(Like any good vintage bike, my new Zook has already marked it's territory, as witnessed by a small puddle of gas due to a leaky and incongruent fuel filter. Seen at about 5pm off the front wheel is another drip-this time of fork oil-apparently, like the recently arrested on "Cops", the bike took umbrage at being bound so tightly on the ride home. Swept back handlebars were to no doubt accomodate the vintage fairing, and have to go as first order of business.)
Folks, feast your eyes-the latest in my long and storied history of low-cost motorcycle acquisitions. For a mere $395, I picked up this lovely 1979 Suzuki GS850G about an hour away in Berwick, PA. Of course, one must factor in the gasoline and time spent (I also enlisted the help of my good friend Jon to make the move, utilizing his van and tie downs-which will fairly and no doubt illicit a return favor), plus the cost of title transfer, etc. But it was a fun day, and surprises abound.
For example, we really weren't expecting the thing to start, but the previous owner (who had an impressive shop, boasting no less than five vintage Harleys in various stages of restoration and/or customization) was able to get it to fire with a bit of starting fluid. The bike had been posted on Craigslist, and the relatively small pic betrayed the garage-kept condition she was in. Mild oxidation on both the steel and aluminum was typical of a bike that had sat inside, but nothing compared to the outright rot I have seen on some of my finds in the past. With right around 9500 miles that were obviously well maintained ones, this baby was an outright steal IMHO. Also, the Zook came with a vintage 70's-style touring fairing. While laughable to some (myself included, if only on the surface), these are still highly desired by some riders (as they ain't makin' any more), and nice examples are often sufficient to fund the cost of a low-buck restoration-such as this one. I was going to completely 'rat' this bike out-that is, a complete treatment of flat hi-temp stove black from pretty much stem to stern, as well as chopping off all the unnecessary bits:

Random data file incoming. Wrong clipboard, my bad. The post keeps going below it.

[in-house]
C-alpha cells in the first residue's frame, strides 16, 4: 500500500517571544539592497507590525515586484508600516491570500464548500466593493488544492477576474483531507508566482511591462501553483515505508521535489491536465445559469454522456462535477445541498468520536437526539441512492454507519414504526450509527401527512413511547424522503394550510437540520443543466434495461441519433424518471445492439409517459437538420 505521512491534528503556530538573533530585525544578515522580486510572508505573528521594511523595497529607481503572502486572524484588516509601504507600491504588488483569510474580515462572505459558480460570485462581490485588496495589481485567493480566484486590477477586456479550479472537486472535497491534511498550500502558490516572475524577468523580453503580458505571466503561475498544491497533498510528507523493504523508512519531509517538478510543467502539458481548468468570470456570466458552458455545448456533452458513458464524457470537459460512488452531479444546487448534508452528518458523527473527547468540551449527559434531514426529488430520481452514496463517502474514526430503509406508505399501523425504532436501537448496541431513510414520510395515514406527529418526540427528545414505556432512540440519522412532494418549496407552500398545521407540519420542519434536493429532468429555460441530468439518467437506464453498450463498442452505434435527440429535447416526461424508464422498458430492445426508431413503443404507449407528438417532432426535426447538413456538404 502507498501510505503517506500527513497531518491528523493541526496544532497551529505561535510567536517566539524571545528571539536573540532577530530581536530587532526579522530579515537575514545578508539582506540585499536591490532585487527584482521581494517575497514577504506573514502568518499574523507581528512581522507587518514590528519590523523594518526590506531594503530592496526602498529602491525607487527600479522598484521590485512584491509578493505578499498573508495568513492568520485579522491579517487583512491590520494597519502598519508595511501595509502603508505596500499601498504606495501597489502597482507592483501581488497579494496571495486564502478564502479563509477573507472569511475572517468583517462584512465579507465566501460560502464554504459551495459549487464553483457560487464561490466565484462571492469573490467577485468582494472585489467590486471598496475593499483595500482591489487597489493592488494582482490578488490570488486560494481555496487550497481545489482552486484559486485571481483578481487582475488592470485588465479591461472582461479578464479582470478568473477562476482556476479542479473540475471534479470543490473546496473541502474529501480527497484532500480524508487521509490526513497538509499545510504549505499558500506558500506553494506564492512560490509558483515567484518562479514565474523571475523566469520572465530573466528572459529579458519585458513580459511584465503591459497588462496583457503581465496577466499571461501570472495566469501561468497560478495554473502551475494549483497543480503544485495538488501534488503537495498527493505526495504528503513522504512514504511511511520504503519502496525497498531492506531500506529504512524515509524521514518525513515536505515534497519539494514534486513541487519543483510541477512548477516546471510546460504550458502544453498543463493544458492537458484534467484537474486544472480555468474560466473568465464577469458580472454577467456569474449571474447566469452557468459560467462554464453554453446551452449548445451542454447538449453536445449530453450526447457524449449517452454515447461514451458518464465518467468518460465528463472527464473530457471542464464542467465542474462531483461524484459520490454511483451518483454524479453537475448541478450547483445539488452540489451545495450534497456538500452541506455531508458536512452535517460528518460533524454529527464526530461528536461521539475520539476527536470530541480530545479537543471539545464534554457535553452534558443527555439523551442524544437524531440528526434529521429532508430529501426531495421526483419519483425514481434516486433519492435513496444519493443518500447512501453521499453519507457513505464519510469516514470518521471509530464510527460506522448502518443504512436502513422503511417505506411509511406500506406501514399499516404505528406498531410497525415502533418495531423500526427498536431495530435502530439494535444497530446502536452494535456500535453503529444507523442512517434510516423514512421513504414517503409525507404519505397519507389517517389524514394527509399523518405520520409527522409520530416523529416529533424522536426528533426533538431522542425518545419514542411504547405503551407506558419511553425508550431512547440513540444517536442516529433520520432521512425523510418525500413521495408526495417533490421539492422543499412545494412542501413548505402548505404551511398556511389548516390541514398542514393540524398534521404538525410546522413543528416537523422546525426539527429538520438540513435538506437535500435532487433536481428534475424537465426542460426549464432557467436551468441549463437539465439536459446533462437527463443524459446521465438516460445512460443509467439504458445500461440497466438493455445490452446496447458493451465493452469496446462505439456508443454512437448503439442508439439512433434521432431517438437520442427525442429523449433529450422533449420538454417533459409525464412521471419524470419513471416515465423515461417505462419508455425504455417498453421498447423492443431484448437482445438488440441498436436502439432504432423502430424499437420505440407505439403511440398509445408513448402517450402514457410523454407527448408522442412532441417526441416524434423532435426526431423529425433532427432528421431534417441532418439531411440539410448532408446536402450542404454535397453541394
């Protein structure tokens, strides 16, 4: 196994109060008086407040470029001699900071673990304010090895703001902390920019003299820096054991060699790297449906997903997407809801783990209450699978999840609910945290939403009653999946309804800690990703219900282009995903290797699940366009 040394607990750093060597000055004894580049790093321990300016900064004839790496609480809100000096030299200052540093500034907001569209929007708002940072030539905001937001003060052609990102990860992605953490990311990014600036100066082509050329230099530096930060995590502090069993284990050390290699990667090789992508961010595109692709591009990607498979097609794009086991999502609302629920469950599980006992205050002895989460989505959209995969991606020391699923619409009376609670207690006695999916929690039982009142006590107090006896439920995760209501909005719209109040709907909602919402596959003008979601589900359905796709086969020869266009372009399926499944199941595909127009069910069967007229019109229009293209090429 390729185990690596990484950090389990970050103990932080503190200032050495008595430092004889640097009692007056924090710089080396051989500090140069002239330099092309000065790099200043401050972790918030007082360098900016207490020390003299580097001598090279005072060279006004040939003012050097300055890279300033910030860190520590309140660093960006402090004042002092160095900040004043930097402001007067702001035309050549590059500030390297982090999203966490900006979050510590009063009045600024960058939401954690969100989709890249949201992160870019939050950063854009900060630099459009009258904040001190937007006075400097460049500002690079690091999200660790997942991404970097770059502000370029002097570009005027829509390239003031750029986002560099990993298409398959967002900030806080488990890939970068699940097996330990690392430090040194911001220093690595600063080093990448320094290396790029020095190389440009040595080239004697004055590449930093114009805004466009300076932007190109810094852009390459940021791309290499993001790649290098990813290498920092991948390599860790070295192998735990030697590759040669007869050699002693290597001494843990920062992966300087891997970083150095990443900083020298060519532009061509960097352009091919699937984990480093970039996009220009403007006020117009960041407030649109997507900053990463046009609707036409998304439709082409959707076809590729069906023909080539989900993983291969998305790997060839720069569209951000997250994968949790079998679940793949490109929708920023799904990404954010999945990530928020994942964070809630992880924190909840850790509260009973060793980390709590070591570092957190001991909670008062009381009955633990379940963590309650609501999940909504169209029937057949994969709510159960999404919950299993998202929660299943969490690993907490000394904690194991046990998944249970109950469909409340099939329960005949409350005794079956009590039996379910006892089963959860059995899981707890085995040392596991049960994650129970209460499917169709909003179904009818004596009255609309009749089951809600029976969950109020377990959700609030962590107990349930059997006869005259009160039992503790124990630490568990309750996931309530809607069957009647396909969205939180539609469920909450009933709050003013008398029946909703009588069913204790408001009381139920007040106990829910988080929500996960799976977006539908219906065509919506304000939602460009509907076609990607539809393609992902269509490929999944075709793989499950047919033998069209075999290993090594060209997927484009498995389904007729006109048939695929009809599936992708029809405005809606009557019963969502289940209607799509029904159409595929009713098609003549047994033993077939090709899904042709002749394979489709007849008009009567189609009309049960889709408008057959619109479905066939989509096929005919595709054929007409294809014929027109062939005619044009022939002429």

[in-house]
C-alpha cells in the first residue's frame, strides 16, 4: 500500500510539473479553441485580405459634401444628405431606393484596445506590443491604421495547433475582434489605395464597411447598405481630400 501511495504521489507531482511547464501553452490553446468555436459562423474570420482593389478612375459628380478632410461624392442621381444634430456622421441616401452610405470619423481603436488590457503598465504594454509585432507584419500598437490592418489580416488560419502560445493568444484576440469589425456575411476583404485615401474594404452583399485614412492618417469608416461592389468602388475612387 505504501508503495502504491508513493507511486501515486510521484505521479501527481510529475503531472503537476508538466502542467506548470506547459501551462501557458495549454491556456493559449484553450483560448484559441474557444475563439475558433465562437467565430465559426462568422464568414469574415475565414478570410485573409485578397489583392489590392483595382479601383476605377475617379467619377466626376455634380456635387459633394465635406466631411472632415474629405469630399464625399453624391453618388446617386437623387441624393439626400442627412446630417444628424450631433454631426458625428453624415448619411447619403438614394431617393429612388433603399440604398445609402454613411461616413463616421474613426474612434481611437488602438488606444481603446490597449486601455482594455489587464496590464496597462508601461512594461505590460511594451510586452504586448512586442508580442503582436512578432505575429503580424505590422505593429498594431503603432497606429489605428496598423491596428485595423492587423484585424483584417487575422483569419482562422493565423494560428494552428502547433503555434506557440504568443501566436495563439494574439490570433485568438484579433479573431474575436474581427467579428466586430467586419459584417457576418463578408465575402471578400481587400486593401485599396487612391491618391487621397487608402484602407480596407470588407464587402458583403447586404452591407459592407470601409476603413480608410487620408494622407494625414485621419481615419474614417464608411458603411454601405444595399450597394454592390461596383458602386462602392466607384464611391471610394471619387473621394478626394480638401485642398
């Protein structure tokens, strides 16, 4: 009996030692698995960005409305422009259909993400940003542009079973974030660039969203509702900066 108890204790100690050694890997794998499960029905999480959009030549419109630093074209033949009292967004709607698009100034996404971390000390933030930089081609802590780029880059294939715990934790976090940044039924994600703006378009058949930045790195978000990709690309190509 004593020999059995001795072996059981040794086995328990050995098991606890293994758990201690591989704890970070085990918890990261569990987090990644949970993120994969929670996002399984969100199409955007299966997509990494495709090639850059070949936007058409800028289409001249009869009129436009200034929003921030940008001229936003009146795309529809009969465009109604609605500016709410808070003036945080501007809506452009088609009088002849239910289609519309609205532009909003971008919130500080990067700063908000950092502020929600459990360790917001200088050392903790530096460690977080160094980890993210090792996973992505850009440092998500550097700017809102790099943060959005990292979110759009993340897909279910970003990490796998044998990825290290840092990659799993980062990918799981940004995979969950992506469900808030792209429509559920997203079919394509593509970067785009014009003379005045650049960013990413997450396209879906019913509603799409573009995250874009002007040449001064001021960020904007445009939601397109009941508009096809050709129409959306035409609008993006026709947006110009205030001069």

("Looks uncomfortable" Jon said, as I suggested this treatment prior to us actually seeing how nice the Zook was. From a few years back at a show, this one looks like it would be at home in the upcoming film Terminator: Salvation-actually being ridden by a Terminator, who, once the flesh is burned off, has no real ass to speak of nor get bruised anyway.)
However, the condition being better than expected, I think I am going to do a serious cleaning, wrap and paint the exhaust, remove the rust from the shocks, etc, and keep it as a mild resto-mod type deal. As usual stay tuned-there will most likely be a few projects needing finishing first, but the bike doesn't need too much, so I'll get it running and then the full resto will no doubt take place in the off-season.